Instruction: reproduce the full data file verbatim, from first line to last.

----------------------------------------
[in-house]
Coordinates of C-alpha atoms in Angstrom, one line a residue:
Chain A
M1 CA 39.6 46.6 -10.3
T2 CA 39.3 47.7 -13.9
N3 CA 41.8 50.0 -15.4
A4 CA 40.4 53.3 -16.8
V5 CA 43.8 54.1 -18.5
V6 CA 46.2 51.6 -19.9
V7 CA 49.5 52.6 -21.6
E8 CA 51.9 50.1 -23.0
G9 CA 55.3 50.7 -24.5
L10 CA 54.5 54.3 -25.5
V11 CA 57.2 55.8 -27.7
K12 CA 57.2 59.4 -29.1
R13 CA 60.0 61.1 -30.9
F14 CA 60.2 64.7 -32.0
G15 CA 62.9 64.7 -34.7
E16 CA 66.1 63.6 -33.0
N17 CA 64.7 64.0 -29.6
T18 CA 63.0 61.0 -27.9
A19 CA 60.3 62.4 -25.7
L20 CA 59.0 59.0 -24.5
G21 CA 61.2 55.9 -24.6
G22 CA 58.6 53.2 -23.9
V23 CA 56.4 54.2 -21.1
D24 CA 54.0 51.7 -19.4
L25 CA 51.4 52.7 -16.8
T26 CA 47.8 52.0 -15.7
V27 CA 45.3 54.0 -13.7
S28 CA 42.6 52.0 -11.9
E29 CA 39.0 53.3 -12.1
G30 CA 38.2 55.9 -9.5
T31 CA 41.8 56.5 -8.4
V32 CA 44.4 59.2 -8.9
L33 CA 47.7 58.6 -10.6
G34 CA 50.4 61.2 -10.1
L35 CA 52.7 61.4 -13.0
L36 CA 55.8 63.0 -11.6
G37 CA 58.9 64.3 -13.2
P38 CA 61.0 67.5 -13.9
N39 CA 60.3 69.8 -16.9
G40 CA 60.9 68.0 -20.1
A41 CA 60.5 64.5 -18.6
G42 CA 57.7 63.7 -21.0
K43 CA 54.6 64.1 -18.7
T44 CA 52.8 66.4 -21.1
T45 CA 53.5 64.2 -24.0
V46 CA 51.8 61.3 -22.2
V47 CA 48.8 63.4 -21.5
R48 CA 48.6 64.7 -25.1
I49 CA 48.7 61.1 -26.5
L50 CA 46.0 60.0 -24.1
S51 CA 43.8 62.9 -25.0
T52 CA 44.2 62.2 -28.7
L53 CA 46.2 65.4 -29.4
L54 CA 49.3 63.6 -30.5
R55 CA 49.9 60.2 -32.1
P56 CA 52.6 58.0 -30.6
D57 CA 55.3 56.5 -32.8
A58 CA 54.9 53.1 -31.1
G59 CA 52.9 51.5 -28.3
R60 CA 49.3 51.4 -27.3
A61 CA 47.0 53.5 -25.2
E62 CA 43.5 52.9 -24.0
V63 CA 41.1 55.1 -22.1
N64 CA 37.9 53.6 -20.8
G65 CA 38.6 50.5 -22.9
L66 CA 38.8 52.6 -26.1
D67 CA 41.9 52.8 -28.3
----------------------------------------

[in-house]
Coordinates of C-alpha atoms in Angstrom, one line a residue:
Chain A
M1 CA 39.6 46.6 -10.3
T2 CA 39.3 47.7 -13.9
N3 CA 41.8 50.0 -15.4
A4 CA 40.4 53.3 -16.8
V5 CA 43.8 54.1 -18.5
V6 CA 46.2 51.6 -19.9
V7 CA 49.5 52.6 -21.6
E8 CA 51.9 50.1 -23.0
G9 CA 55.3 50.7 -24.5
L10 CA 54.5 54.3 -25.5
V11 CA 57.2 55.8 -27.7
K12 CA 57.2 59.4 -29.1
R13 CA 60.0 61.1 -30.9
F14 CA 60.2 64.7 -32.0
G15 CA 62.9 64.7 -34.7
E16 CA 66.1 63.6 -33.0
N17 CA 64.7 64.0 -29.6
T18 CA 63.0 61.0 -27.9
A19 CA 60.3 62.4 -25.7
L20 CA 59.0 59.0 -24.5
G21 CA 61.2 55.9 -24.6
G22 CA 58.6 53.2 -23.9
V23 CA 56.4 54.2 -21.1
D24 CA 54.0 51.7 -19.4
L25 CA 51.4 52.7 -16.8
T26 CA 47.8 52.0 -15.7
V27 CA 45.3 54.0 -13.7
S28 CA 42.6 52.0 -11.9
E29 CA 39.0 53.3 -12.1
G30 CA 38.2 55.9 -9.5
T31 CA 41.8 56.5 -8.4
V32 CA 44.4 59.2 -8.9
L33 CA 47.7 58.6 -10.6
G34 CA 50.4 61.2 -10.1
L35 CA 52.7 61.4 -13.0
L36 CA 55.8 63.0 -11.6
G37 CA 58.9 64.3 -13.2
P38 CA 61.0 67.5 -13.9
N39 CA 60.3 69.8 -16.9
G40 CA 60.9 68.0 -20.1
A41 CA 60.5 64.5 -18.6
G42 CA 57.7 63.7 -21.0
K43 CA 54.6 64.1 -18.7
T44 CA 52.8 66.4 -21.1
T45 CA 53.5 64.2 -24.0
V46 CA 51.8 61.3 -22.2
V47 CA 48.8 63.4 -21.5
R48 CA 48.6 64.7 -25.1
I49 CA 48.7 61.1 -26.5
L50 CA 46.0 60.0 -24.1
S51 CA 43.8 62.9 -25.0
T52 CA 44.2 62.2 -28.7
L53 CA 46.2 65.4 -29.4
L54 CA 49.3 63.6 -30.5
R55 CA 49.9 60.2 -32.1
P56 CA 52.6 58.0 -30.6
D57 CA 55.3 56.5 -32.8
A58 CA 54.9 53.1 -31.1
G59 CA 52.9 51.5 -28.3
R60 CA 49.3 51.4 -27.3
A61 CA 47.0 53.5 -25.2
E62 CA 43.5 52.9 -24.0
V63 CA 41.1 55.1 -22.1
N64 CA 37.9 53.6 -20.8
G65 CA 38.6 50.5 -22.9
L66 CA 38.8 52.6 -26.1
D67 CA 41.9 52.8 -28.3